Gavin Power is Deputy Director at UN Global Compact.
Moramay Navarro Perez is Manager for Strategic Projects at UN Global Compact.
The UN Global Compact is a voluntary initiative based on CEO commitments to implement universal sustainability principles and to take steps to support UN goals. Launched in 2000, it is the largest corporate sustainability initiative in the world, with more than 9,000 companies and 4,000 non-business signatories based in over 160 countries, and more than 70 Local Networks.
These are the personal views of the author and do not necessarily reflect the views of the United Nations.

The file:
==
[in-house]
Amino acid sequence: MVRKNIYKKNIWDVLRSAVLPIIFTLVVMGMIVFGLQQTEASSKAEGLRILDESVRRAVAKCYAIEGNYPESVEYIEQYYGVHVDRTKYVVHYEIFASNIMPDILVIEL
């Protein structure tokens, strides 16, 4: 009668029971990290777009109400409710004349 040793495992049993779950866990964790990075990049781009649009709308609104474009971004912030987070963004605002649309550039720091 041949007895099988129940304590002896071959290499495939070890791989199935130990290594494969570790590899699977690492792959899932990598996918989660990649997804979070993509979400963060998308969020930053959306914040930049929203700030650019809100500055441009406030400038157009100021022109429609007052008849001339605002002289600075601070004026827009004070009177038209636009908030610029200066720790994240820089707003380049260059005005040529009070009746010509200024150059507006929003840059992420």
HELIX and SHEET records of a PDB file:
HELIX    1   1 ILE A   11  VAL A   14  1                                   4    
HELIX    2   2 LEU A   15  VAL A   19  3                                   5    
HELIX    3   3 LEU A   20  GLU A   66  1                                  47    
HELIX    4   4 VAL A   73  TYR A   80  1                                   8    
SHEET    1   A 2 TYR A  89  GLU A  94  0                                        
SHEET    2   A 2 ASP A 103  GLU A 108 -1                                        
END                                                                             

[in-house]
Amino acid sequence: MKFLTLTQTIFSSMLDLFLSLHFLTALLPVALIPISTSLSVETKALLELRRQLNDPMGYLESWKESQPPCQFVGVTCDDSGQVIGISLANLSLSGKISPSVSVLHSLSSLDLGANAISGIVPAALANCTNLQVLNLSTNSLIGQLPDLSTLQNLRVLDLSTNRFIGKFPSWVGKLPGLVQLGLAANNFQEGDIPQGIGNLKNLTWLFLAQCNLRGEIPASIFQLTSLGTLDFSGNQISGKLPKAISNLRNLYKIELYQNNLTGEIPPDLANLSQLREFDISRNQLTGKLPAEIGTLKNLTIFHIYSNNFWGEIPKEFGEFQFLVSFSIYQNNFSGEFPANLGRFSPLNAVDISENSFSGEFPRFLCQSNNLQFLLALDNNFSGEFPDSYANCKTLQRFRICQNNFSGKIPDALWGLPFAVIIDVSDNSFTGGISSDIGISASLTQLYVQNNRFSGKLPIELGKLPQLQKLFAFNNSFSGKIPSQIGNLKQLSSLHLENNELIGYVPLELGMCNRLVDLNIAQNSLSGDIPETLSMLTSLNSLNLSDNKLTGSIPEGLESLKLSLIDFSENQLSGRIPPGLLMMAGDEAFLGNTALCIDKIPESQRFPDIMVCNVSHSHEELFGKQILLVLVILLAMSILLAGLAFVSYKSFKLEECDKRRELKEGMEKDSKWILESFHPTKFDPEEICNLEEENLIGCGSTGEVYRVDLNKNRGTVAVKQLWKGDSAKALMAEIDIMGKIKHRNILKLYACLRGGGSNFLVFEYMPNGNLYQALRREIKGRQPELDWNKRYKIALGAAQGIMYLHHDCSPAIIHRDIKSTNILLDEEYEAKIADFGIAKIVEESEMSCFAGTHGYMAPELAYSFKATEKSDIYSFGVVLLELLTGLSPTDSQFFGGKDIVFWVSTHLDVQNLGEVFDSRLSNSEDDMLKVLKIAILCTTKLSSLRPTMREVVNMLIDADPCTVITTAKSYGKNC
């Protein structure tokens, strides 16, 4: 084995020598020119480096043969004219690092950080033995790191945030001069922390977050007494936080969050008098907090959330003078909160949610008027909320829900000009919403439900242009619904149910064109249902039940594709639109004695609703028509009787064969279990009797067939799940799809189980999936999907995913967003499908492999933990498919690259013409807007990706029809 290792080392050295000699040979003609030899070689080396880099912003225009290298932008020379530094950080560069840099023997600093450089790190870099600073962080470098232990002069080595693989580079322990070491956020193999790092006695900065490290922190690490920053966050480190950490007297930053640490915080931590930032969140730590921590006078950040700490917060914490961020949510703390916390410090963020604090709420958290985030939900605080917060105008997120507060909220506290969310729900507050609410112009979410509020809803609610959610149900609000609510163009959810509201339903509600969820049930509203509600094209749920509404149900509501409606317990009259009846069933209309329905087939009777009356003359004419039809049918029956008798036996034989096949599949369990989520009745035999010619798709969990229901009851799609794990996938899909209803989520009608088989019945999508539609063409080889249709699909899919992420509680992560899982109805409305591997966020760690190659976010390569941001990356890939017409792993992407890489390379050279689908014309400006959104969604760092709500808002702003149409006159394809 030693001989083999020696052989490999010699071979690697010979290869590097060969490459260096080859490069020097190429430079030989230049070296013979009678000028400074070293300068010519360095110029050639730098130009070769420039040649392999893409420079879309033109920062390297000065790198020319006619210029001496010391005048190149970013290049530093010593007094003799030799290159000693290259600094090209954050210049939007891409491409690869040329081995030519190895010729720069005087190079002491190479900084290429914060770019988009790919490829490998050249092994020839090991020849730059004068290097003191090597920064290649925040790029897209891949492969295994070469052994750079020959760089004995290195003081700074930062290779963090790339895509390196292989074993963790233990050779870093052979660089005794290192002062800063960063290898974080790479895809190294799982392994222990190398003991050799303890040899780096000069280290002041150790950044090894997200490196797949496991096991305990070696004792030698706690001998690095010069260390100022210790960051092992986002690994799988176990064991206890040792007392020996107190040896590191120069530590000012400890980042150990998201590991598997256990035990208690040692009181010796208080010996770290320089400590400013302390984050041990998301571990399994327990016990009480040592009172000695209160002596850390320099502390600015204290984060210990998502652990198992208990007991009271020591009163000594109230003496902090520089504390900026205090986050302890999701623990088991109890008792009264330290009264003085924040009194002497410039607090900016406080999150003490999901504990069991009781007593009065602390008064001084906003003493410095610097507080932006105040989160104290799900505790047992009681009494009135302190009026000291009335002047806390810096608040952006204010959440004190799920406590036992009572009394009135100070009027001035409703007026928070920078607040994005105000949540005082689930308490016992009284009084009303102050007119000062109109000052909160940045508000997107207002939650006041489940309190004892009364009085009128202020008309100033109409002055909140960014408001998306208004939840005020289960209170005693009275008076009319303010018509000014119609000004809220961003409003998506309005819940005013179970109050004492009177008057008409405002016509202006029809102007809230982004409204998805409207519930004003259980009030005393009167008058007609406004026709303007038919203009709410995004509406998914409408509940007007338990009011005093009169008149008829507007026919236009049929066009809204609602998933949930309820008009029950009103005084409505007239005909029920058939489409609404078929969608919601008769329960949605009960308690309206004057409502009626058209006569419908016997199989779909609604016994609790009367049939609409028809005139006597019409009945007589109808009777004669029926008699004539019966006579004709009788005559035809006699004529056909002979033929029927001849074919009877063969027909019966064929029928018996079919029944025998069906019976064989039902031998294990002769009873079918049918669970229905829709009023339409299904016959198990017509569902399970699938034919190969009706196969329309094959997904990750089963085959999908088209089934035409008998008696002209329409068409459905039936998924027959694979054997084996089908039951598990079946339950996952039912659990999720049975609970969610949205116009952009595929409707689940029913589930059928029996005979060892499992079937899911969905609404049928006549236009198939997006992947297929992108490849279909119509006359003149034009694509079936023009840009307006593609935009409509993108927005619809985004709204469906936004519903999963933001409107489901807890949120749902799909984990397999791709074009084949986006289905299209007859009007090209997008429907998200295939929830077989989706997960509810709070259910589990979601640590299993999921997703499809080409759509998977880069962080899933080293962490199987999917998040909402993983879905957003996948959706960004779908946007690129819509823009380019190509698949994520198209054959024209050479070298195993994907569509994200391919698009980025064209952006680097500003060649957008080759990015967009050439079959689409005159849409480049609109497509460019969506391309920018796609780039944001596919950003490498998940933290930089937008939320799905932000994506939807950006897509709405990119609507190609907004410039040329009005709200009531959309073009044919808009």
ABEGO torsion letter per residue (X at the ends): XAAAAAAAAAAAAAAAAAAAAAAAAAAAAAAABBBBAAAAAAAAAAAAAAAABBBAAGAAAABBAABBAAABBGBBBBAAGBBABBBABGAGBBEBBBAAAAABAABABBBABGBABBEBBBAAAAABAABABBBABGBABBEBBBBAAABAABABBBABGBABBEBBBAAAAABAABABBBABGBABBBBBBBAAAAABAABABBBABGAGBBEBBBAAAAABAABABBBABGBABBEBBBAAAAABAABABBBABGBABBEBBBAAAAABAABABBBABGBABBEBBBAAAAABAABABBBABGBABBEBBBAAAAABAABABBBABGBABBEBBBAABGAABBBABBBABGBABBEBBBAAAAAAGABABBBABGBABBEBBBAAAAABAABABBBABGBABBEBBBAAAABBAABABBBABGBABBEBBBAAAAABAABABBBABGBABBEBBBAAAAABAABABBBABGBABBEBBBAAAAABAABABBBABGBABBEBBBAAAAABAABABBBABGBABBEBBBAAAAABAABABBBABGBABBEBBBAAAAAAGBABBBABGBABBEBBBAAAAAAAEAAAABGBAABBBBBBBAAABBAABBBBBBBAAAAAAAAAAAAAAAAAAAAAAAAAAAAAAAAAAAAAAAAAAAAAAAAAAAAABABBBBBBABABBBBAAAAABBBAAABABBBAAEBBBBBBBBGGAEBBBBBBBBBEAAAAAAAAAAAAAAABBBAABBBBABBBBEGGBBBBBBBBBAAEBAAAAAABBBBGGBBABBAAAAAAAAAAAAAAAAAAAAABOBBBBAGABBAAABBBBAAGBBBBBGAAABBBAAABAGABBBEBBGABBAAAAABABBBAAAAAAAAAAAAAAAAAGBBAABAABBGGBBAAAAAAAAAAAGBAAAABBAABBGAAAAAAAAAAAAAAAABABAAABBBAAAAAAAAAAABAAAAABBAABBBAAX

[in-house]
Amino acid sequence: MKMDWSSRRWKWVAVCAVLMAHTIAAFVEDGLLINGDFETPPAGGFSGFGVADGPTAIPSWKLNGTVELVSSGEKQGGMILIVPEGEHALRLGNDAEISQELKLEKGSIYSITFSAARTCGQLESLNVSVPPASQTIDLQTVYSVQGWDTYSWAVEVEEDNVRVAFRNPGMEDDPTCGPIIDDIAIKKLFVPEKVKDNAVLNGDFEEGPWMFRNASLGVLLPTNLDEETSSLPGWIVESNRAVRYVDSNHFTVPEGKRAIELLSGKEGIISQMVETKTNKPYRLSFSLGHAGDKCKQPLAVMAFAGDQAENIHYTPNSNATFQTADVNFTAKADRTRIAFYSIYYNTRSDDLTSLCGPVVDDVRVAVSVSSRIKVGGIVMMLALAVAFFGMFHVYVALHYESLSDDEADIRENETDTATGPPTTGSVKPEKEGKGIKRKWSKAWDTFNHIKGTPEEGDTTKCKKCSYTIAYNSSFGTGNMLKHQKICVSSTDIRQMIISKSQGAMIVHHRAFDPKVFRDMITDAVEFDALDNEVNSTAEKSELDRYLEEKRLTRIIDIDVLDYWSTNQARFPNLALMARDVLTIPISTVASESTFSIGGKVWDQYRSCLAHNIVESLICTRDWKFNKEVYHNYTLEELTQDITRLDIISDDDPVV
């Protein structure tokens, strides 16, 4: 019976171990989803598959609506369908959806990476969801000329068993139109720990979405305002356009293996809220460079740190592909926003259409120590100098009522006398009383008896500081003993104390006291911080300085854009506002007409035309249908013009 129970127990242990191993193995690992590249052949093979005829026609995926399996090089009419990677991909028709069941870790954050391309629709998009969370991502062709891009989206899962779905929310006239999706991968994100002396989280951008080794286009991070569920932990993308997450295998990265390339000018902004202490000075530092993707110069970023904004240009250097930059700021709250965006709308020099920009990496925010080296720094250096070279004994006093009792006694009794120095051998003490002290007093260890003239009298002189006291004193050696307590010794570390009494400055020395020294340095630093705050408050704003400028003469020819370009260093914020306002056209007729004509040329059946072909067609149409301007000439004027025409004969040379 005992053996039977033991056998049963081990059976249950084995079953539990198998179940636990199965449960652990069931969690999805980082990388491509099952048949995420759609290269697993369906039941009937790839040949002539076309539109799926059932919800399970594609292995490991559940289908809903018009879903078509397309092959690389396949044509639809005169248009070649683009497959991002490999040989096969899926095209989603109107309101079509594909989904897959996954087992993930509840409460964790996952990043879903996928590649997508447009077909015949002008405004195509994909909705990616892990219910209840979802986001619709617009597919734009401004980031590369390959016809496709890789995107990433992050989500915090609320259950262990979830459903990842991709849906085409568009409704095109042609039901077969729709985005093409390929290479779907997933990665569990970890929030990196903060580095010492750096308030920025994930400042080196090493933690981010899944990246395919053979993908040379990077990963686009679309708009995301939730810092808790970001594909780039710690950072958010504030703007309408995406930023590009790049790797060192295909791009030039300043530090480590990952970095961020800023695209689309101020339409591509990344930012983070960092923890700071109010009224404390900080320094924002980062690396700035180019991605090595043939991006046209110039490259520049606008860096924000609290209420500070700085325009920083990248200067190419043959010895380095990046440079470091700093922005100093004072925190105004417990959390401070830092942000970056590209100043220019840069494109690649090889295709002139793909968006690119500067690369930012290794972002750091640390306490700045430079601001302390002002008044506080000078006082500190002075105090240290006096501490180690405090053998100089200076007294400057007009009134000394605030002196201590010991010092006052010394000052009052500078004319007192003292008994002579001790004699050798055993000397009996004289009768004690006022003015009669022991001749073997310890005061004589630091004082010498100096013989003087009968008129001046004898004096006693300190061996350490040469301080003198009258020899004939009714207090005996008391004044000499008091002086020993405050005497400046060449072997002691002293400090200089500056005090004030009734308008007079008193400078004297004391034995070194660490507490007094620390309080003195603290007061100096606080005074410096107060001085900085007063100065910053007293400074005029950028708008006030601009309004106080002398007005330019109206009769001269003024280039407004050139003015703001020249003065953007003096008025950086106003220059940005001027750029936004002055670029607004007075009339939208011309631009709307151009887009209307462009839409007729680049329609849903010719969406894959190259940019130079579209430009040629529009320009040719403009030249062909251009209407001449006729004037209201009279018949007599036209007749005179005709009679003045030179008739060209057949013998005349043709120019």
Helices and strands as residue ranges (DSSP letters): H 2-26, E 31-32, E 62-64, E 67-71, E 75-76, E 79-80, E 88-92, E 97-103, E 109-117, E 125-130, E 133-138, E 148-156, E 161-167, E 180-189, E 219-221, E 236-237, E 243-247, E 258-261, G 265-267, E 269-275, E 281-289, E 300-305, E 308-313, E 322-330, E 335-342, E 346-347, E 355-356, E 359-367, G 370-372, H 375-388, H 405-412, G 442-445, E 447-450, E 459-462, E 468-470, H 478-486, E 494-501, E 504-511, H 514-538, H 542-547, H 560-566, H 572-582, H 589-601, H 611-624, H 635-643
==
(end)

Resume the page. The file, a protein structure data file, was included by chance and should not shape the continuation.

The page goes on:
Until recently, the notion of financiers and investors in regular attendance at serious United Nations (UN) deliberations would have seemed outlandish – or at the very least, inappropriate. Indeed, it wasn’t until the end of the 1990s, with the adoption of the Agenda for Development, that the UN even began exploring the theme of financing for development – convening conferences and forming the ‘Ad-Hoc Open Ended Working Group of the General Assembly on Financing for Development’. Multilateral banks as well as business and non-governmental organisation (NGO) representatives were brought on to help shape what would later become the international conferences on Financing for Development (FfD). While paying some lip service to the role of private finance, the focus of the FfD agenda was largely on public funding and official development assistance (ODA).